Keep building your repertoire of diverse skills and vertical knowledge. Polish up your communication. Dress better. Be visible to the senior team but make sure to have your performance back you up. One thing that will definitely give you a leg-up is to become more tech-savvy. Understand what kind of technology solutions the other FMCG companies are using. Find out which sales force automation software or which retailer app or which DMS is more popular. Ask your company to adopt a technology that gives them detailed retail intelligence, so you can become more effective on the field.
The more varied skills you have, the more valuable you will be to your employer- as well as to the external market. Here’s what I think a career journey of a Sales Officer or Territory Sales In-charge should look like:
Between 20-30 years of age, keep a closer track of how your peers are performing as compared to you. Are you moving as fast as them? What are they doing right that you aren’t? Then figure that out and start doing it yourself. Don’t let your ego come in the way of acknowledging the areas you need to improve upon.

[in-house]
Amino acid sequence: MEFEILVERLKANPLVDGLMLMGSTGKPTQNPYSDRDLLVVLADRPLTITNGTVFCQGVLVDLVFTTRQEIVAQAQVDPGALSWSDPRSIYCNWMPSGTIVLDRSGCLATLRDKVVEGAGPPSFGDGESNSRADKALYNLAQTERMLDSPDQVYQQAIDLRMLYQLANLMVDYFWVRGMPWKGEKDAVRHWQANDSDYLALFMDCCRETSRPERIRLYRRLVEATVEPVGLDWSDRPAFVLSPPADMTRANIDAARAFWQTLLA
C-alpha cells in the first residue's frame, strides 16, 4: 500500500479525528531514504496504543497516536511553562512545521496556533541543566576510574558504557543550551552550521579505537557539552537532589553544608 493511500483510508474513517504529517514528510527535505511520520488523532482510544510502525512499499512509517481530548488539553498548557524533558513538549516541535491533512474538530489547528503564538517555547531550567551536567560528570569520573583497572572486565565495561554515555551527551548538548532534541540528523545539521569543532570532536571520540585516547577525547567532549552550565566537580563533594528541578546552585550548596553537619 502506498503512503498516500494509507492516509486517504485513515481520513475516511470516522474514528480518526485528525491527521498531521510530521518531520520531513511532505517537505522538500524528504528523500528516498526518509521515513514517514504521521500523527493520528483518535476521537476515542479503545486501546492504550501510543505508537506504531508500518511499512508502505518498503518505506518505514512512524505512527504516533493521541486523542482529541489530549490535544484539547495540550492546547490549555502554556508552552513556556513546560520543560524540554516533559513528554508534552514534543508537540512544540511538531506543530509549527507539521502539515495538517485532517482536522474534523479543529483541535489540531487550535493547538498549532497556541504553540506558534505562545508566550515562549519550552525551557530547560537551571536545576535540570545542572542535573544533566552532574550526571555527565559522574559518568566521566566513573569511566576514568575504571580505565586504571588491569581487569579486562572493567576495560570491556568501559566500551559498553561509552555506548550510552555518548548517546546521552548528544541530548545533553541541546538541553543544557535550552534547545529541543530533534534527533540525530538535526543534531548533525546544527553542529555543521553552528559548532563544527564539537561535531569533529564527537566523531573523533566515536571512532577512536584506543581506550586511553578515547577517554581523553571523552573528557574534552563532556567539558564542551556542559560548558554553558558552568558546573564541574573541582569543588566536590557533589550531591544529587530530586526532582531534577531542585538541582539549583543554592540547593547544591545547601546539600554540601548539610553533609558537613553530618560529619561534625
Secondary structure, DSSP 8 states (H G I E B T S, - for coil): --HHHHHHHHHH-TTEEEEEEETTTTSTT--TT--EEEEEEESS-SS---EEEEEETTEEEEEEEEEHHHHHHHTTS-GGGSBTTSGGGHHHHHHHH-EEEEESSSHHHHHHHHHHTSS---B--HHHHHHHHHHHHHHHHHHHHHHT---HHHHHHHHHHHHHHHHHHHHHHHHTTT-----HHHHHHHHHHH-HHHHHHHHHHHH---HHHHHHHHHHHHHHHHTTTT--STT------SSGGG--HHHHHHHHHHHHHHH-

Busting Myth #3: Staying at one location won’t affect your career
Let’s compare 2 Sales Officers of a CPG company – The first one has 4 years of experience in Delhi, therefore, understands the complexity of high volume business and has dealt with high-value retailers. The second one has worked 2 years in Lucknow, 1 year in Ludhiana and 1 year in Delhi. Who do you think has a better resume?
In your 20’s and 30’s, you’re young and without dependencies. Don’t grow roots at this stage. Grow wings!! This is the best time to consider opportunities that can broaden your horizons, even if they mean being based away from your hometown. Believe me, the experience you gain working in a semi-urban or rural city will give you a giant boost in your career. Considering multi-city experience at an SO or a TSI level is practically unheard of, you will have tremendous respect as well as visibility in the Sales organization.
When you’re away from your home, you get to learn so much more about things other than your work- the language of that area, their unique way of working, the food, the culture etc. It helps you grow as a person and understand consumer behaviour at a granular level, a skill that comes in handy when you’re climbing the ladder or changing industries.
Busting Myth #4: Being a small fish in a big pond is safe